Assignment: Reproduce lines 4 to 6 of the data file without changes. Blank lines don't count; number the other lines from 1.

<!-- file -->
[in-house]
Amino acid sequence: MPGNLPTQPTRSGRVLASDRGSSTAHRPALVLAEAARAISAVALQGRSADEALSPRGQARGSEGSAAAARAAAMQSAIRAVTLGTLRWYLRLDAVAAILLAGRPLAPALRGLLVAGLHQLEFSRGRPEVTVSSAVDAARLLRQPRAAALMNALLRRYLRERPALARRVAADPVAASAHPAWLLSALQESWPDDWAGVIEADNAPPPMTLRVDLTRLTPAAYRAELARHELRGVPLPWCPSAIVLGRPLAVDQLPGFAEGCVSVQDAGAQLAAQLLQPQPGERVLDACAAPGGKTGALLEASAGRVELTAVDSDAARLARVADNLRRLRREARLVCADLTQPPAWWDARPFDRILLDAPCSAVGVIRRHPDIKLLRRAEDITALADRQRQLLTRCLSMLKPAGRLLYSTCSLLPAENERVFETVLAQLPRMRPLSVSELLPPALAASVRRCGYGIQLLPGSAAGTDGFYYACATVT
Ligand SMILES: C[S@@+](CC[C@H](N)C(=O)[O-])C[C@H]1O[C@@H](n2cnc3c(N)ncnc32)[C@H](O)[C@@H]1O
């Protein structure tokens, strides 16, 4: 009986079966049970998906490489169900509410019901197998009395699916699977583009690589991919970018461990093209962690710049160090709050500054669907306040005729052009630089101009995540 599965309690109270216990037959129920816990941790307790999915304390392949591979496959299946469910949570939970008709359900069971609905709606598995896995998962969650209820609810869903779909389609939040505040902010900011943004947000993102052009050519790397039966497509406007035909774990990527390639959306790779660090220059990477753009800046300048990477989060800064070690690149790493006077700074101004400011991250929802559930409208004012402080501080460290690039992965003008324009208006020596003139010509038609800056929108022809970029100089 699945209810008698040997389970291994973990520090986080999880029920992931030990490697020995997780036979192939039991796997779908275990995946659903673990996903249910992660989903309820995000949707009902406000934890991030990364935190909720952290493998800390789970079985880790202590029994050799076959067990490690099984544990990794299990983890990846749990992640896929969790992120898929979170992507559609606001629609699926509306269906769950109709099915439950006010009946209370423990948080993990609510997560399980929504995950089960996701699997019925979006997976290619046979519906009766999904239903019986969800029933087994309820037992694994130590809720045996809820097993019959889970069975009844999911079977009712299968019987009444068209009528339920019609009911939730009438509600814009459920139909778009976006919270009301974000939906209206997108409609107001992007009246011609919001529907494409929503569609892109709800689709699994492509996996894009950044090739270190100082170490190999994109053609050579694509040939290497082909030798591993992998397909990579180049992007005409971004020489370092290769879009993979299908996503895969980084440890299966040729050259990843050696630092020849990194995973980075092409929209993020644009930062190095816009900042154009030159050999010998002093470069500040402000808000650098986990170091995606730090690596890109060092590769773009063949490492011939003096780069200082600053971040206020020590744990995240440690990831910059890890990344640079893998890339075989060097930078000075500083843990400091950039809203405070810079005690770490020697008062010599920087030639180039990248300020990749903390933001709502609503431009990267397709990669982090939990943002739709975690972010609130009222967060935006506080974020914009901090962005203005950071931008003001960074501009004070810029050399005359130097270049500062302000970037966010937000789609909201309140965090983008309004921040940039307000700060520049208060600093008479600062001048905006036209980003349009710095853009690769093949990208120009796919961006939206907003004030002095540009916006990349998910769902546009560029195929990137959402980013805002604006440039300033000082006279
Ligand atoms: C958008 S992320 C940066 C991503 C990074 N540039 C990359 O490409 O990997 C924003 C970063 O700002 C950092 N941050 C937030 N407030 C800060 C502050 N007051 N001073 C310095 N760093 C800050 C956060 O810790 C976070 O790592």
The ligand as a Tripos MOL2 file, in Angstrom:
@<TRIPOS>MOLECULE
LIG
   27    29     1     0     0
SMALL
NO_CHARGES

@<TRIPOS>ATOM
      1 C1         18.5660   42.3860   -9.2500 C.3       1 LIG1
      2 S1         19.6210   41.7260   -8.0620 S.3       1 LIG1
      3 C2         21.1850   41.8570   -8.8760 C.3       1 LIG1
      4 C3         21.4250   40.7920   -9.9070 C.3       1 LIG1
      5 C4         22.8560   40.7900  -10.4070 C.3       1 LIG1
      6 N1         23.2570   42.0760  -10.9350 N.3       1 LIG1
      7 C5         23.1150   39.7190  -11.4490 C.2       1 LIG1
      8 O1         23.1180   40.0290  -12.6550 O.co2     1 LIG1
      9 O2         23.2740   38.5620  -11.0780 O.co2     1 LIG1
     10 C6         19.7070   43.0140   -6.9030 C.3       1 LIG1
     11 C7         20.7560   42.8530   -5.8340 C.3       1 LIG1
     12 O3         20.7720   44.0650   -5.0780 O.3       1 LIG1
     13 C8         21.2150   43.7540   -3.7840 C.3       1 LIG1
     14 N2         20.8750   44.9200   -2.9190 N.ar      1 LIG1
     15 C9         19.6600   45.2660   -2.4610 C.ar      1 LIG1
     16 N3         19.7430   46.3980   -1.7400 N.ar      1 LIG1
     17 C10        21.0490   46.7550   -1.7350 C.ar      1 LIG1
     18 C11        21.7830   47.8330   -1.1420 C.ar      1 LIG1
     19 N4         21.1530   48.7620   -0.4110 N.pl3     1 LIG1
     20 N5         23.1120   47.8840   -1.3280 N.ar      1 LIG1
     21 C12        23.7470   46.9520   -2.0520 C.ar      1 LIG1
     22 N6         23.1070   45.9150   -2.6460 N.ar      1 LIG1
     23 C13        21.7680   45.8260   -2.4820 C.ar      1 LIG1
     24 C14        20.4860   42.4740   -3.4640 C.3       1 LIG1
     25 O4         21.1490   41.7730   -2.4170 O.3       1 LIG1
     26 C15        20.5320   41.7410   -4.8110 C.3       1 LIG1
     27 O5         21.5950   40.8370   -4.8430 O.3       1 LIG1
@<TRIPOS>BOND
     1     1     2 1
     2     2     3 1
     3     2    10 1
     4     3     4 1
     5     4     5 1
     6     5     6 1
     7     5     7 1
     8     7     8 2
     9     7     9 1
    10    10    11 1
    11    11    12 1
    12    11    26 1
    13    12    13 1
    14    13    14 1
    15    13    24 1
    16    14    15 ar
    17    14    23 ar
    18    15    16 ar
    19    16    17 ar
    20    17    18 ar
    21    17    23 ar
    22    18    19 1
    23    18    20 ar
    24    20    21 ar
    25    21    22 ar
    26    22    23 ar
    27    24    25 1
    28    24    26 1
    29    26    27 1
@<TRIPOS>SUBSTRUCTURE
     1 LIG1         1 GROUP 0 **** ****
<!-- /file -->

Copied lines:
């Protein structure tokens, strides 16, 4: 009986079966049970998906490489169900509410019901197998009395699916699977583009690589991919970018461990093209962690710049160090709050500054669907306040005729052009630089101009995540 599965309690109270216990037959129920816990941790307790999915304390392949591979496959299946469910949570939970008709359900069971609905709606598995896995998962969650209820609810869903779909389609939040505040902010900011943004947000993102052009050519790397039966497509406007035909774990990527390639959306790779660090220059990477753009800046300048990477989060800064070690690149790493006077700074101004400011991250929802559930409208004012402080501080460290690039992965003008324009208006020596003139010509038609800056929108022809970029100089 699945209810008698040997389970291994973990520090986080999880029920992931030990490697020995997780036979192939039991796997779908275990995946659903673990996903249910992660989903309820995000949707009902406000934890991030990364935190909720952290493998800390789970079985880790202590029994050799076959067990490690099984544990990794299990983890990846749990992640896929969790992120898929979170992507559609606001629609699926509306269906769950109709099915439950006010009946209370423990948080993990609510997560399980929504995950089960996701699997019925979006997976290619046979519906009766999904239903019986969800029933087994309820037992694994130590809720045996809820097993019959889970069975009844999911079977009712299968019987009444068209009528339920019609009911939730009438509600814009459920139909778009976006919270009301974000939906209206997108409609107001992007009246011609919001529907494409929503569609892109709800689709699994492509996996894009950044090739270190100082170490190999994109053609050579694509040939290497082909030798591993992998397909990579180049992007005409971004020489370092290769879009993979299908996503895969980084440890299966040729050259990843050696630092020849990194995973980075092409929209993020644009930062190095816009900042154009030159050999010998002093470069500040402000808000650098986990170091995606730090690596890109060092590769773009063949490492011939003096780069200082600053971040206020020590744990995240440690990831910059890890990344640079893998890339075989060097930078000075500083843990400091950039809203405070810079005690770490020697008062010599920087030639180039990248300020990749903390933001709502609503431009990267397709990669982090939990943002739709975690972010609130009222967060935006506080974020914009901090962005203005950071931008003001960074501009004070810029050399005359130097270049500062302000970037966010937000789609909201309140965090983008309004921040940039307000700060520049208060600093008479600062001048905006036209980003349009710095853009690769093949990208120009796919961006939206907003004030002095540009916006990349998910769902546009560029195929990137959402980013805002604006440039300033000082006279
Ligand atoms: C958008 S992320 C940066 C991503 C990074 N540039 C990359 O490409 O990997 C924003 C970063 O700002 C950092 N941050 C937030 N407030 C800060 C502050 N007051 N001073 C310095 N760093 C800050 C956060 O810790 C976070 O790592």
The ligand as a Tripos MOL2 file, in Angstrom: